An international team of volcanologists went to the Galápagos Islands to study boring volcanoes, but they were surprised to find chemically diverse magmas beneath these seemingly predictable mounts, as reported by

"This was unexpected," Trinity College Dublin's Dr. Michael Stock said. The study's lead author also said they started the study "to know why these volcanoes were so boring." They were also curious about how the erupted lava compositions remain constant over long timescales. "Instead we found that they aren't boring at all - they just hide these secret magmas under the ground," Dr. Stock said.

In some places like Hawaii and the Galápagos Islands, volcanoes produce slow-moving lava flows for millions of years. These streams of fire are destructive, but usually not life-threatening. In contrast, researchers found that volcanoes producing minor basaltic lava eruptions may be hiding magmas and trigger explosive activity.

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What's underneath Galápagos volcanoes?

Scientists studied two Galápagos volcanoes that have consistently emitted basaltic lava flows throughout their history. They studied the lava composition of microscopic crystals to learn the chemical characteristics of magmas underneath.

Surprisingly, these magmas were extremely diverse and contained compositions similar to those from Mt. St. Helens.

Dr. Stock said their findings, which were published in Nature on July 28, did not show any sign that these Galápagos volcanoes will experience a shift in eruption style, although these results may explain why other volcanoes "have changed their eruptive behavior."

Volcanologists said volcanoes constantly emit these compositionally uniform basaltic lavas when the magma is high enough to flush through the ground and "overprint" any chemical diversity. This trend may happen when a volcano is near a hot spot where magma plumes arise from beneath the Earth. Moreover, these magmas could become mobile and rise toward the surface to produce unexpected activity.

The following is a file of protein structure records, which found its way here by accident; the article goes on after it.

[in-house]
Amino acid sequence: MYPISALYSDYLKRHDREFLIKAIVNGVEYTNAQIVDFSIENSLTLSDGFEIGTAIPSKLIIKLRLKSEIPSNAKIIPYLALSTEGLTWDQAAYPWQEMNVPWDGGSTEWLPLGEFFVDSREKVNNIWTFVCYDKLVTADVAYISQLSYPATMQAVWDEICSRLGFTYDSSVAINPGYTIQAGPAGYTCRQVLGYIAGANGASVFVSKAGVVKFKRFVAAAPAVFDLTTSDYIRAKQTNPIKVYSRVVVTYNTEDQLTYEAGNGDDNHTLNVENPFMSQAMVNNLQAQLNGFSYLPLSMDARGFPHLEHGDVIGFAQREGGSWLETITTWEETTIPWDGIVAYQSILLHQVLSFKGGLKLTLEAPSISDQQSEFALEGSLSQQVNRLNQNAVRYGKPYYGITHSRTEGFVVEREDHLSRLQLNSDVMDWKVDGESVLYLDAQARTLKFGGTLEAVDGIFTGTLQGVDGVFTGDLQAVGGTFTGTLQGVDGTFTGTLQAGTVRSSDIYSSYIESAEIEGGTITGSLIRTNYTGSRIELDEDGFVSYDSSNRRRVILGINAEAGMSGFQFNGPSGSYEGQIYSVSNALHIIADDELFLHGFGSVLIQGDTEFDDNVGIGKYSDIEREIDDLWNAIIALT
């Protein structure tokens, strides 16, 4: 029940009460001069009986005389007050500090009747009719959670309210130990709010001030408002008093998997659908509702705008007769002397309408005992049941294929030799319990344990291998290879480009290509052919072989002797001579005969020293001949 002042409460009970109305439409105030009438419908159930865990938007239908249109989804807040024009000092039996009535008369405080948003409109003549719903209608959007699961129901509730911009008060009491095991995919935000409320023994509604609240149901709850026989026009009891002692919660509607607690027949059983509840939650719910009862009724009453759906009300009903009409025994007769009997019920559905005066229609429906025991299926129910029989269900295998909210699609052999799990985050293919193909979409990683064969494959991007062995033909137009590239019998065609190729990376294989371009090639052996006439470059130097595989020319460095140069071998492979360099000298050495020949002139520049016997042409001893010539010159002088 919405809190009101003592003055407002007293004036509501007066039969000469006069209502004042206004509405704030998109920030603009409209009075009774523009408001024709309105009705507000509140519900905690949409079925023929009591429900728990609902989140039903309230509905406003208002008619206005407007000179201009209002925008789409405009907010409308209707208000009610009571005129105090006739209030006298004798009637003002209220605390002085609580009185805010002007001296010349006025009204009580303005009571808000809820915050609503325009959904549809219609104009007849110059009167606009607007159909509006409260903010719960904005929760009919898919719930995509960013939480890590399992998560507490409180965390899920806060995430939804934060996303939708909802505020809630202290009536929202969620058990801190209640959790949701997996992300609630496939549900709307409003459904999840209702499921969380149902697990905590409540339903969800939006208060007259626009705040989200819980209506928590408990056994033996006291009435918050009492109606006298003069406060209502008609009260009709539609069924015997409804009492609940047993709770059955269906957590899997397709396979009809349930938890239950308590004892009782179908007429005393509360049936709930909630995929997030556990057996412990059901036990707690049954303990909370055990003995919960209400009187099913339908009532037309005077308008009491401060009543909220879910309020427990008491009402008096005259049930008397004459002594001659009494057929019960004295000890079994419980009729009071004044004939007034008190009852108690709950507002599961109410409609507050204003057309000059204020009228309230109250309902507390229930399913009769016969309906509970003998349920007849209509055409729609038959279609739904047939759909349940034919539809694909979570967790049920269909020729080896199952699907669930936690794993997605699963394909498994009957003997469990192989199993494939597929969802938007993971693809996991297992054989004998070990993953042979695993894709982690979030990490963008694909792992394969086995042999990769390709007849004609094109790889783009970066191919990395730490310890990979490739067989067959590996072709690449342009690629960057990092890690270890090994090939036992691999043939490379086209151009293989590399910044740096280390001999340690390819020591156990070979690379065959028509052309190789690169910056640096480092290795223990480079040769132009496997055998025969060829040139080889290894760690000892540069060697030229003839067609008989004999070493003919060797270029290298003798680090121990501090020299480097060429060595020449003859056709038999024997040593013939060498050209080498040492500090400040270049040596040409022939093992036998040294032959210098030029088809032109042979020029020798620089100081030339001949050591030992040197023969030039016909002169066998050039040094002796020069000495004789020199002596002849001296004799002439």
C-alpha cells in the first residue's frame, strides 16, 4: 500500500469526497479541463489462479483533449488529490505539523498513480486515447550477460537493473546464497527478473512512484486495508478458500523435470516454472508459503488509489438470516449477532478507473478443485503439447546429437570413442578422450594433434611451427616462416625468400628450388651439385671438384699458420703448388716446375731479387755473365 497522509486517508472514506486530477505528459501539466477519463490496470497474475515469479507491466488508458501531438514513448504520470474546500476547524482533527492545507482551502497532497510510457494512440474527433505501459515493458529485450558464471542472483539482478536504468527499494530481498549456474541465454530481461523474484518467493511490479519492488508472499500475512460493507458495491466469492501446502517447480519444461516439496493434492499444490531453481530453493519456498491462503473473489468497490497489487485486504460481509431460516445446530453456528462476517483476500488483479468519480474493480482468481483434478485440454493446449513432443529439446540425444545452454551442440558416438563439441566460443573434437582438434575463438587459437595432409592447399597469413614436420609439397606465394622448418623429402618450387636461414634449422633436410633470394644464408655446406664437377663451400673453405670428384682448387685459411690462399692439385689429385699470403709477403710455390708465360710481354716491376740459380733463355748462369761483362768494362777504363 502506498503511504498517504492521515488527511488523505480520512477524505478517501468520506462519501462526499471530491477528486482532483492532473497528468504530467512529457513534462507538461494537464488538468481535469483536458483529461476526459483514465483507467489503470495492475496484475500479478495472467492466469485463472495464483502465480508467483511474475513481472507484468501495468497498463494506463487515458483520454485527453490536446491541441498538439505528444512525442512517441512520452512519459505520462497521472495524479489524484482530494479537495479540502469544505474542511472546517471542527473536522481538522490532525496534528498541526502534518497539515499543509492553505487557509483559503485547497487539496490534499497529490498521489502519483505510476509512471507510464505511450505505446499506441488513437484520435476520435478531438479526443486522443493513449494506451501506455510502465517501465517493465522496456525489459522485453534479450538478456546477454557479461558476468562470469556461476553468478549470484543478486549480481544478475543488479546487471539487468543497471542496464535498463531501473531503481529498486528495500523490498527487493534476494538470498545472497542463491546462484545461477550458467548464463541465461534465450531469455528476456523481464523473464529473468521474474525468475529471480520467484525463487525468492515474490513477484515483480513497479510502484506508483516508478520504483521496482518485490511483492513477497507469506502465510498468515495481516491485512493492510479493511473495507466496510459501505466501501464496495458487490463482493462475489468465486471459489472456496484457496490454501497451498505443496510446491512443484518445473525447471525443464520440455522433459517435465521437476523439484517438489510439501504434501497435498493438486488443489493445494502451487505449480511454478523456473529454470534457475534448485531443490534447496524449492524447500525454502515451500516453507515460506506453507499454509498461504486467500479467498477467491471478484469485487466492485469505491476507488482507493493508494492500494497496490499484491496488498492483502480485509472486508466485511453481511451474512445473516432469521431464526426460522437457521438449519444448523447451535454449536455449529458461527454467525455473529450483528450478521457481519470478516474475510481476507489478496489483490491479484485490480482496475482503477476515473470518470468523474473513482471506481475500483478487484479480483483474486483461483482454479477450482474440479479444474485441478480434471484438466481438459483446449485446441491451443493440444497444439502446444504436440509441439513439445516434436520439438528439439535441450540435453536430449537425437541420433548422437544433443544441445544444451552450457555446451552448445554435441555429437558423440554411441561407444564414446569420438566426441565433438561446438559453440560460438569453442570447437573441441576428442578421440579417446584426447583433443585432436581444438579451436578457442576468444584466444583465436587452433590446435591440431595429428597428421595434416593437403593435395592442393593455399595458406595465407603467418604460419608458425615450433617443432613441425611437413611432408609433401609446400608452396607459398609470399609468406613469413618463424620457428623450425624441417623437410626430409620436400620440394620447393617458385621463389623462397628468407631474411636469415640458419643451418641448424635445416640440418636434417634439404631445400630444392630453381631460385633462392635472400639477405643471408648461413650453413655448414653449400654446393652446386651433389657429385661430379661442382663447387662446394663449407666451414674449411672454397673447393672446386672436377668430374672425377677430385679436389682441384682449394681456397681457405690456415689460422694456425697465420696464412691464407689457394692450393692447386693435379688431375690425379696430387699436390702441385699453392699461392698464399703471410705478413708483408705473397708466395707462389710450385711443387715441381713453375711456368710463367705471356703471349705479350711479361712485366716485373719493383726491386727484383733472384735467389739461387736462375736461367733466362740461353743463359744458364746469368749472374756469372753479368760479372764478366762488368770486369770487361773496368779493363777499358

The findings would help scientists understand the risks presented by different volcanoes worldwide. It does not mean that if volcanoes have always erupted in a certain way in the past, it would continue to act the same way into the future.

The study also led the scientists to better understand the volcanoes' behaviors, which is important in hazard assessment and volcano monitoring.

"This discovery is a game-changer because it allows us to reconcile divergent observations, such as the presence of explosive deposits at several Galápagos volcanoes," study co-author Dr. Benjamin Bernard said.

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What's in Galápagos?

The western Galápagos Archipelago hosts several volcanoes that have erupted near-homogeneous basaltic magmas for several millennia. This makes the area an ideal location for volcanologists who research on compositionally monotonous volcanism.

Galápagos volcanoes include Fernandina island's Fernandina as well as Isabela Island's Wolf, Darwin, Ecuador, and Sierra Negra volcanoes. All of their basalts experienced extensive clinopyroxene, olivine, and plagioclase crystallization. Among these volcanoes, Fernandina and Isabela are located near the center of the Galápagos plume.

In January, volcanic activities were seen from the La Cumbre volcano on Fernandina Island in the Galápagos as it spewed volcanic ash and spilled lava down to the sea.

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